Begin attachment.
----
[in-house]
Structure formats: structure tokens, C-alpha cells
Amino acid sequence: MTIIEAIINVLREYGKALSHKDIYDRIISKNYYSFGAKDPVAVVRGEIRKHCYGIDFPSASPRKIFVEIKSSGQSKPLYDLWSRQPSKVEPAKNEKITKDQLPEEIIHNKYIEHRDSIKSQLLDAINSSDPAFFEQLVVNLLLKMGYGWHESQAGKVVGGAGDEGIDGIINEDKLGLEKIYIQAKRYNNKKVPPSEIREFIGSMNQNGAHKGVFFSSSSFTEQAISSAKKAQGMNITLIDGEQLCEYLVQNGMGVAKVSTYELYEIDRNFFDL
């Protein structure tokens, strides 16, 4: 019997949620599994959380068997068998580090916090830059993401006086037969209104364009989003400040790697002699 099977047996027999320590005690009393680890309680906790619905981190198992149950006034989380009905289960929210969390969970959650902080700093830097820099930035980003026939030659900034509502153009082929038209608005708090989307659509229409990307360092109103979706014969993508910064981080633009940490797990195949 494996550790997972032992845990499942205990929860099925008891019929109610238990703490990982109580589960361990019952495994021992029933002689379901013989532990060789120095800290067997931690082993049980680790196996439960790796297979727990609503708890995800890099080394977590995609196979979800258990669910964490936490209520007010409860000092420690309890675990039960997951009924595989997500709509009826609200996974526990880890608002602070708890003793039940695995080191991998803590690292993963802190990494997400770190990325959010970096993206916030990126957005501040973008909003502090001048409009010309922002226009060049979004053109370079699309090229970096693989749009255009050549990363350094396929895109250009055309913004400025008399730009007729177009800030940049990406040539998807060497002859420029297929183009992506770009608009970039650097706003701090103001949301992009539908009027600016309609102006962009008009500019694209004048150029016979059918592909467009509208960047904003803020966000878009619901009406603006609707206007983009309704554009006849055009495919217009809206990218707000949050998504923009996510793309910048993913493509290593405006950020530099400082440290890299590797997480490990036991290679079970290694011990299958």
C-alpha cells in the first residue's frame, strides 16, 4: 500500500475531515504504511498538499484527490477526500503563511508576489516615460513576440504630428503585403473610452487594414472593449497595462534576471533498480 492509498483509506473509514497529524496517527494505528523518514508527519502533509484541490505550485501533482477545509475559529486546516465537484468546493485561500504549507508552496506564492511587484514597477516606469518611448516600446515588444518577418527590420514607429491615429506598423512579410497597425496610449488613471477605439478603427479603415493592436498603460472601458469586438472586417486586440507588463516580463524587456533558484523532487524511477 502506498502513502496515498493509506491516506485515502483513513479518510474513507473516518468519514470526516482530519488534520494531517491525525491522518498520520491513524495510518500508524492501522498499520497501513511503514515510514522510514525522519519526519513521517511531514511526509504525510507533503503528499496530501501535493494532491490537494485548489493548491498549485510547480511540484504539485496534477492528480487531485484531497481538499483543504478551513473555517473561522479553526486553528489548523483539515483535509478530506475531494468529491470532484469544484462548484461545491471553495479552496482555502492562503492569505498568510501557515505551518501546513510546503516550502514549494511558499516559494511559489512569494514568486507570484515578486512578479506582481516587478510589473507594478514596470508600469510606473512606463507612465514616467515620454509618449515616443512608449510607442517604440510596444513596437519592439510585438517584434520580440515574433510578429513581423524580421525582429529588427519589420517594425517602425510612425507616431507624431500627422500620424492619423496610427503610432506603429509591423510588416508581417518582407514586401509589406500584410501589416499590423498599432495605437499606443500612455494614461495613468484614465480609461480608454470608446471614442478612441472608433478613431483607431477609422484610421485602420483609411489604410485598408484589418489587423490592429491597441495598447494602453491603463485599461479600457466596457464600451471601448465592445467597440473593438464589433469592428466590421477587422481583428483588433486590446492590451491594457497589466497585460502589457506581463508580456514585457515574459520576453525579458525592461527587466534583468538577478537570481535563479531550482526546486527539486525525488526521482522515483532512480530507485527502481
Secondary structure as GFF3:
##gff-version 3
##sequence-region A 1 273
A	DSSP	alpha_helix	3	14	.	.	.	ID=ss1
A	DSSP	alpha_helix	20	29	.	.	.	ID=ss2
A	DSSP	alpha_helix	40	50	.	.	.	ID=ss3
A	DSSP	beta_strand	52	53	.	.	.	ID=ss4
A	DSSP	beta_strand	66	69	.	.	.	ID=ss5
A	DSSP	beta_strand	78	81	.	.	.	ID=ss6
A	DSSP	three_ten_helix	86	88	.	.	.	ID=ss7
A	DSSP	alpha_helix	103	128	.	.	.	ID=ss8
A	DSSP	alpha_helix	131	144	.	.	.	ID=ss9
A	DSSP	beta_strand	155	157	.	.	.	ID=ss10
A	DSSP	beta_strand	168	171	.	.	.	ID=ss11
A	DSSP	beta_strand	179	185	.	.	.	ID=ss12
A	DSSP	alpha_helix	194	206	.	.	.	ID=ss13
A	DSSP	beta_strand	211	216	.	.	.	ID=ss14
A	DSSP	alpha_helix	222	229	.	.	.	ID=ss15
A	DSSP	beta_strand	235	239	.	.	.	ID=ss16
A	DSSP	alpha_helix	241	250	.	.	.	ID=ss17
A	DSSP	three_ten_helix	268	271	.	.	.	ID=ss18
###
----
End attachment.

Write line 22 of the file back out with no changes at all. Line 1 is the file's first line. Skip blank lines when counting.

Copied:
A	DSSP	beta_strand	211	216	.	.	.	ID=ss14